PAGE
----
Along with the compromised guitar attack, the NewWho feature a plastic-pop horn section, all the auxiliary synth sounds you could possibly dream of, two drummers (hey two good drummers amount to a better replacement for Moonie than one average one), and backup singers who want nothing more than to go “ooooooooo” for like half the duration of the album. As a result, Join Together’s sound often comes across as Roger Daltrey singing along to pseudo-symphonic karaoke tracks. This isn’t all bad… for one, the vocals are a consistent highlight of the proceedings. Rog rebounds massively from his catastrophic Who’s Last performance and sounds pretty terrific here. He’s not as blustery as he was in the 70s, since he’s not competing with 128 decibels of hard rock crunch anymore, but he hits all the notes without a problem, and delivers them about as smoothly as he ever did. And secondly, everything had obviously been rehearsed down to a tee, so the playing is never incompetent or distasteful, unlike on Who’s Last. The old Who magic may be buried under mountains of horns and synths here, but at least the band’s latest configuration can, at times, create a decent simulation of it.

OK, so disc 1 is a performance of Tommy in its entirety, which is possibly the most useless thing in the history of music. Though it may not have been when it came out. Sure, now that we have the deluxe version of Live At Leeds and Live At The Isle Of Wight, we can hear supreme-quality live Tommy whenever we want, and thus this bloated Whochestra version is laughably obsolete. But in 1990, it was the only officially released version of Tommy available. So whatever, the singing is strong, I don’t mind hearing the horn and organ parts and stuff from the original album recreated, and, other than the shit-funk desecrations of “Sparks” and “Eyesight To The Blind,” it sounds fine.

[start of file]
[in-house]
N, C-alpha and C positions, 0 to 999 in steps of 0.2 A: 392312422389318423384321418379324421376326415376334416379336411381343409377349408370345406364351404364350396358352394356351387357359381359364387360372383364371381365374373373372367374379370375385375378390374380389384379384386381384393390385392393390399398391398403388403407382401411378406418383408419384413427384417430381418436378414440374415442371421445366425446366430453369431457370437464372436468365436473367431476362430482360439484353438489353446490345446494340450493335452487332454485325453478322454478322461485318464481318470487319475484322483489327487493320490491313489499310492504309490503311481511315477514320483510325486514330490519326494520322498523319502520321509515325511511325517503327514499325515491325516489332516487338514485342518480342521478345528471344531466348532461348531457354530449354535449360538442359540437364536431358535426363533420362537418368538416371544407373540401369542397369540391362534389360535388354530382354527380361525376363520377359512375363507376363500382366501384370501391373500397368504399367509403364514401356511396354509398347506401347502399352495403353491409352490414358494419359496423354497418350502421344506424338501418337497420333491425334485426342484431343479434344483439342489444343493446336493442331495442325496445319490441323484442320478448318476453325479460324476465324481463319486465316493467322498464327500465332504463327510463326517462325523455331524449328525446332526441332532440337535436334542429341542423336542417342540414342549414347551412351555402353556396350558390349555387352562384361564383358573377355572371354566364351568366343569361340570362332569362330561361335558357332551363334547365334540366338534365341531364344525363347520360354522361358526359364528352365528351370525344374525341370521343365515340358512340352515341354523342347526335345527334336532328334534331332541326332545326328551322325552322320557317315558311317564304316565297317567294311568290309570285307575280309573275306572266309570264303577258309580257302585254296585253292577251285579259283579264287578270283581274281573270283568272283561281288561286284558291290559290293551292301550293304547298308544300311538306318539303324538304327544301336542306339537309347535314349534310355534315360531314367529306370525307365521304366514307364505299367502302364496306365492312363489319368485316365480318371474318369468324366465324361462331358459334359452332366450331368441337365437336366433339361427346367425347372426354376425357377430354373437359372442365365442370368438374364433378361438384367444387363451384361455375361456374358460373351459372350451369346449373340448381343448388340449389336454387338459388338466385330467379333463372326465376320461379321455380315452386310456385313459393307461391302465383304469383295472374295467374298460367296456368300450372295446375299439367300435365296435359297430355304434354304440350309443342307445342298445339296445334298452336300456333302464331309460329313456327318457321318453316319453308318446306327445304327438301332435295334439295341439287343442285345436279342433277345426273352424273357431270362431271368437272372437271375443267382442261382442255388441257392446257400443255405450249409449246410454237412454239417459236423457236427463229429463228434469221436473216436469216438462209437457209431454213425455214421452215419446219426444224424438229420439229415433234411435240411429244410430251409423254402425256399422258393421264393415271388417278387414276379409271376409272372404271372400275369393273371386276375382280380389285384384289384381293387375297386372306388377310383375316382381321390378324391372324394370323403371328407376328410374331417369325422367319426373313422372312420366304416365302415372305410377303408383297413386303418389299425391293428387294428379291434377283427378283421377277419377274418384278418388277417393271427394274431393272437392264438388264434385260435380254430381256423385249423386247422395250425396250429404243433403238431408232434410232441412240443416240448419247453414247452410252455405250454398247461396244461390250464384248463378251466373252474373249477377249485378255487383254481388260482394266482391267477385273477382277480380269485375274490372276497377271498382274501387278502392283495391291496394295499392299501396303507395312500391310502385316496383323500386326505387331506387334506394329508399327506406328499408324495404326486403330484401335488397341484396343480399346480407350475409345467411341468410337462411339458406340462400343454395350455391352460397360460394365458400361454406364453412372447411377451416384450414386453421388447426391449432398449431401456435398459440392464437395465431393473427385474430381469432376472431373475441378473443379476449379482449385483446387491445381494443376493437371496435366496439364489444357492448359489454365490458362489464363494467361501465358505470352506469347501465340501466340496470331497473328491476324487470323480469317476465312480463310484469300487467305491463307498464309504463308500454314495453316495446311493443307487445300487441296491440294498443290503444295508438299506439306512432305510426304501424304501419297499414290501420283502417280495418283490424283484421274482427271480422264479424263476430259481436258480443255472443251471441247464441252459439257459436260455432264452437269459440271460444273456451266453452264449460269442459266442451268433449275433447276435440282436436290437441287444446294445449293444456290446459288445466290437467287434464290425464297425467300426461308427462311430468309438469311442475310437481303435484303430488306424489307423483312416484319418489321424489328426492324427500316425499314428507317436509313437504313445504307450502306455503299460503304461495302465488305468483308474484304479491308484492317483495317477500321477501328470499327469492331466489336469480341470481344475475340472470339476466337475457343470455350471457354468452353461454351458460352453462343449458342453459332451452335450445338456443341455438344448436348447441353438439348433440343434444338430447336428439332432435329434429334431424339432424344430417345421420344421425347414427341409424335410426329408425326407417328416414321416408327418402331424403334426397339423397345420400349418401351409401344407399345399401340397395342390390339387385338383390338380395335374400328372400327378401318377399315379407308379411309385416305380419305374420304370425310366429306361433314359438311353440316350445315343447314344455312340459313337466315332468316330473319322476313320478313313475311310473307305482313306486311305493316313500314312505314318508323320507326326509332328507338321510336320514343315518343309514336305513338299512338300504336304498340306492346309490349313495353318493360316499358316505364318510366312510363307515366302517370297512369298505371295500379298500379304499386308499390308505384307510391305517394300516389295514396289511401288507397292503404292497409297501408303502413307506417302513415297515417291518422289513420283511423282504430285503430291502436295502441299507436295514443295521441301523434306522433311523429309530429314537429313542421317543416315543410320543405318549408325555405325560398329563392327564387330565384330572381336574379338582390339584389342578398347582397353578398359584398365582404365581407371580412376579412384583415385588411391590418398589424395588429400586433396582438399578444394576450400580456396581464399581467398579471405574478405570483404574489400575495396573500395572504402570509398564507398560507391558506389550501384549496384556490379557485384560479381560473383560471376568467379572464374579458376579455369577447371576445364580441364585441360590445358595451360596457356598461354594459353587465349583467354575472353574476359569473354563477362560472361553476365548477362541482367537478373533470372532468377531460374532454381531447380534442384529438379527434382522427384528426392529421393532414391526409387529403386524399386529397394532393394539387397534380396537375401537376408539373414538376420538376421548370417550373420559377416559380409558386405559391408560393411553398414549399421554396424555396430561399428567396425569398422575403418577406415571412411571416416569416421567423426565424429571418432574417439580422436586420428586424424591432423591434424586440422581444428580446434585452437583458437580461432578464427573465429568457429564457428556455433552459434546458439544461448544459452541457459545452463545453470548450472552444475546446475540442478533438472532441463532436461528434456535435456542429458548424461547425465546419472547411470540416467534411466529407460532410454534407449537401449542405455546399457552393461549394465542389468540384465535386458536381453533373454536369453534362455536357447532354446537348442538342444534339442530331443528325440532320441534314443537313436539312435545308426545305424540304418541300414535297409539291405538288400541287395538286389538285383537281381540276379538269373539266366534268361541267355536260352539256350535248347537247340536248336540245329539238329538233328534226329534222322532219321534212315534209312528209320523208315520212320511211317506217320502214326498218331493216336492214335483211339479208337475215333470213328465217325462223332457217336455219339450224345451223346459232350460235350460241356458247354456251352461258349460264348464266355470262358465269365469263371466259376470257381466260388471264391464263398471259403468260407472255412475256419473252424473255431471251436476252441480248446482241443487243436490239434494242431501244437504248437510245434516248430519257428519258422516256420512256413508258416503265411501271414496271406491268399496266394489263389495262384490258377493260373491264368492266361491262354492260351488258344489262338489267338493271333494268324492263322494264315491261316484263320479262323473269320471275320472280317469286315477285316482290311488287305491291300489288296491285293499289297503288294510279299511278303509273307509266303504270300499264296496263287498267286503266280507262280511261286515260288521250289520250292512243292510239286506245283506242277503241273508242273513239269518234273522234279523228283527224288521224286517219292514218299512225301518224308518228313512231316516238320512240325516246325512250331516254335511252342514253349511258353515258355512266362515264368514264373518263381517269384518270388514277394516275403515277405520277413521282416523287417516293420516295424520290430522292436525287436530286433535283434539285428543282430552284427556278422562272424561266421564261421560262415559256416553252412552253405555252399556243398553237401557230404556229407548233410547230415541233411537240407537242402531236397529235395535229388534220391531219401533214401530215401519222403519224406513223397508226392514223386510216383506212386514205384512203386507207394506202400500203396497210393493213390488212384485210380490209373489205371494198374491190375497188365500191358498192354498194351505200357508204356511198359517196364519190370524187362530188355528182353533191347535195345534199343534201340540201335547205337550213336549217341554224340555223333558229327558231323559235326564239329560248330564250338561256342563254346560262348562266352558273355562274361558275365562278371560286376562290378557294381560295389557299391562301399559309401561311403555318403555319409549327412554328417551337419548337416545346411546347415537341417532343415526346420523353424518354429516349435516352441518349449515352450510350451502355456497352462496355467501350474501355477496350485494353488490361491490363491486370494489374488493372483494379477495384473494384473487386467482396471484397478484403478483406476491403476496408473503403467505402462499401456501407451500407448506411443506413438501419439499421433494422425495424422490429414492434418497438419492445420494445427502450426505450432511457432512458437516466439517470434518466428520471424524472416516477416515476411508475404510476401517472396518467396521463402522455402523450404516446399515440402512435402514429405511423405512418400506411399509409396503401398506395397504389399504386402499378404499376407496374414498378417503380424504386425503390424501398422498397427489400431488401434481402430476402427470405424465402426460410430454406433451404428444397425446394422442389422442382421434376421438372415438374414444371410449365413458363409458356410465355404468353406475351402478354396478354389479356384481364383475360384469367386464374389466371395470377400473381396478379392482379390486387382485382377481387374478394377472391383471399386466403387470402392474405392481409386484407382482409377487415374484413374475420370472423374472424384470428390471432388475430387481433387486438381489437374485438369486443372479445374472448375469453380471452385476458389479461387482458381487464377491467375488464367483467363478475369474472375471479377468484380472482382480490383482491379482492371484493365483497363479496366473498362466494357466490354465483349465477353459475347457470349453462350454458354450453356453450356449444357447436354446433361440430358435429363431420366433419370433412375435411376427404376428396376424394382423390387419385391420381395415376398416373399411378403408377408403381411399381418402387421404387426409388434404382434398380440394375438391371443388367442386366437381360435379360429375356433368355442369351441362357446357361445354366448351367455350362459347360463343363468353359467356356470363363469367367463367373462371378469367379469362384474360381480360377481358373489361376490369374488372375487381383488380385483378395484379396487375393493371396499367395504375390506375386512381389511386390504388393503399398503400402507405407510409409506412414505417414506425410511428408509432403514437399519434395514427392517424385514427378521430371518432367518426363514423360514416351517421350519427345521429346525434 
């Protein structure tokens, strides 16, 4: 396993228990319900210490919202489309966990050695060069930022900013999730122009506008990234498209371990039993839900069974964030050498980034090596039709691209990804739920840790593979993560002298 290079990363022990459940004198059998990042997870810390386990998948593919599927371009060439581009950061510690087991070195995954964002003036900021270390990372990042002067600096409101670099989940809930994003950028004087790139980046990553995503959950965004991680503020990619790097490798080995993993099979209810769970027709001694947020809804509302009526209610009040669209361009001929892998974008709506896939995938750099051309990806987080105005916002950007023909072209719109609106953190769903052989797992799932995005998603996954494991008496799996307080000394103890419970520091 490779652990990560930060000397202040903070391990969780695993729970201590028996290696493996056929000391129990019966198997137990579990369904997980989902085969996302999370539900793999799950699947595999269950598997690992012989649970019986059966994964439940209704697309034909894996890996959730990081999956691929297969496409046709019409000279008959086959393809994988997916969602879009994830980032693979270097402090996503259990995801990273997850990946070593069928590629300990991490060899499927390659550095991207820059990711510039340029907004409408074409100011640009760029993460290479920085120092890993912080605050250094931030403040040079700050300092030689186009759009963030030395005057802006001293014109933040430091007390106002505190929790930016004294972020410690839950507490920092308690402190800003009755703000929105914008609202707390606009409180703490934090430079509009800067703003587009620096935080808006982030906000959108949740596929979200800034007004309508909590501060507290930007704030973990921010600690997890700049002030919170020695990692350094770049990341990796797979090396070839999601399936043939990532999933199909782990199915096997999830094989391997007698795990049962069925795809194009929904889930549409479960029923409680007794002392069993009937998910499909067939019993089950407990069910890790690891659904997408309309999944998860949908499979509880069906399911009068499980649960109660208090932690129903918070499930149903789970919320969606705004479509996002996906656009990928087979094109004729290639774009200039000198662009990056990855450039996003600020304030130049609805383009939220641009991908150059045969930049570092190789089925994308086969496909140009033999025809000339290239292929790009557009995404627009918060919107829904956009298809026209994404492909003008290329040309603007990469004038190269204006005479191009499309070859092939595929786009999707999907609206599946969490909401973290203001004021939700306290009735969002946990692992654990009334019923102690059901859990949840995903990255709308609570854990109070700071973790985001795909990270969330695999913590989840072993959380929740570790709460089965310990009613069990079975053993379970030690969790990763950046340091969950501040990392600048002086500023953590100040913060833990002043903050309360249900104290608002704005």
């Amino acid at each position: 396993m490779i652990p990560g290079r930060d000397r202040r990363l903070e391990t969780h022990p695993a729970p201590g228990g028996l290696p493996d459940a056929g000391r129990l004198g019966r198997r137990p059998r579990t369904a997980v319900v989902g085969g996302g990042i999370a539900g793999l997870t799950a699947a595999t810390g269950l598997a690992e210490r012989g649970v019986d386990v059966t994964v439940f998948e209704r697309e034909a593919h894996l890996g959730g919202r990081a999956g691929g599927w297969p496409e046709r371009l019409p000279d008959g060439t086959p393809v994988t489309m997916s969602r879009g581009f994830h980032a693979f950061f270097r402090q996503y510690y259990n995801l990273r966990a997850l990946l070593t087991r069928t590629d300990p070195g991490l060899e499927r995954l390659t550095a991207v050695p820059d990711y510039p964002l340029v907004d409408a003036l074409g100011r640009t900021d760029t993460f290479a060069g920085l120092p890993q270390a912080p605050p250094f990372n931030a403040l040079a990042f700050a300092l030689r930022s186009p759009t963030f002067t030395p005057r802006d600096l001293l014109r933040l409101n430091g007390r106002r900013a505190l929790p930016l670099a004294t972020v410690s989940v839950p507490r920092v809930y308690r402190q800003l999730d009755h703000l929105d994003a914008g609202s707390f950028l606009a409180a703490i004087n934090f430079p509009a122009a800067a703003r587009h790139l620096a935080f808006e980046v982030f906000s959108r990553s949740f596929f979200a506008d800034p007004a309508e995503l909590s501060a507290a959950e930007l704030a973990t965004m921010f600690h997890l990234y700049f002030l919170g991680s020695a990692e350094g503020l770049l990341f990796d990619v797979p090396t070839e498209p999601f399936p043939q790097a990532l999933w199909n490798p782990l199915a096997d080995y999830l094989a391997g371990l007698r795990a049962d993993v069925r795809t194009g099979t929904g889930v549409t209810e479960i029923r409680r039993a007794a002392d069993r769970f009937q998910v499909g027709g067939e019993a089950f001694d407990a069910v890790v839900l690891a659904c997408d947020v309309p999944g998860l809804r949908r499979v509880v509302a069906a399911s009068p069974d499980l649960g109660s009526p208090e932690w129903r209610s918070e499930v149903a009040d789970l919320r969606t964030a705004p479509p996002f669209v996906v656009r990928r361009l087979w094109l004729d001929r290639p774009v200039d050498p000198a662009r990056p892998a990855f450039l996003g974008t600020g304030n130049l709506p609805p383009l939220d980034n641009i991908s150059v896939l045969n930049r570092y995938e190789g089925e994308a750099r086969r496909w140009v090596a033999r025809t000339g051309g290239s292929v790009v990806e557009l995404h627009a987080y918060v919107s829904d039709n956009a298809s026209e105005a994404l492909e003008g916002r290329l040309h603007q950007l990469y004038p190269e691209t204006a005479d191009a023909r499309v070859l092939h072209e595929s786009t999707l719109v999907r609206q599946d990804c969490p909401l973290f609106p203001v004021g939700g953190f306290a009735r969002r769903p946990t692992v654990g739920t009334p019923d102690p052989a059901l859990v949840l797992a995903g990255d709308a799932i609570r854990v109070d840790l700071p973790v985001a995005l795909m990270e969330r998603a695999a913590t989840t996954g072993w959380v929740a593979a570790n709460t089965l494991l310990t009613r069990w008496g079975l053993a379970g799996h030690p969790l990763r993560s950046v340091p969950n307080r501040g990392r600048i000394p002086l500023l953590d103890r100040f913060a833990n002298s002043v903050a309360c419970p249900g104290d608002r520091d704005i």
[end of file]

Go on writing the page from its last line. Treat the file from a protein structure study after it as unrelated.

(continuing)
But the second disc, made up of assorted hits and gems from the previous 25 years of Whodom, is a lot more interesting thanks to the eclectic tracklist. The title track is a heretofore forgotten but GREAT Lifehouse-era single that still sounds like the creation of the world’s loudest marching band; “Eminence Front” is used as the second set opener; and John’s token song is not “My Wife” or “Boris The Spider,” his usual overplayed warhorses, but rather my obscure fave “Trick Of The Light” from Who Are You! Pete even drags a bunch of his solo stuff from the previous decade into the set, which may be a poison proposition to some, but is A-OK with me. The jivey “Face The Face,” from 1985’s White City, fits the expanded, horn-endowed lineup format perfectly, as does the feel good pop classic “A Little Is Enough.” I’m surprised how much I like the Roger-sung “Dig” from the allegedly shittastic Iron Man, which is the only Townshend solo album I don’t own. It’s one of the album highlights, in fact. Granted none of the songs I’ve mentioned in this paragraph add anything to their studio version besides horns and, um, crowd noise, but hey… horns and crowd noise.

So, um… anyone else wish Bill Clinton would run for president again?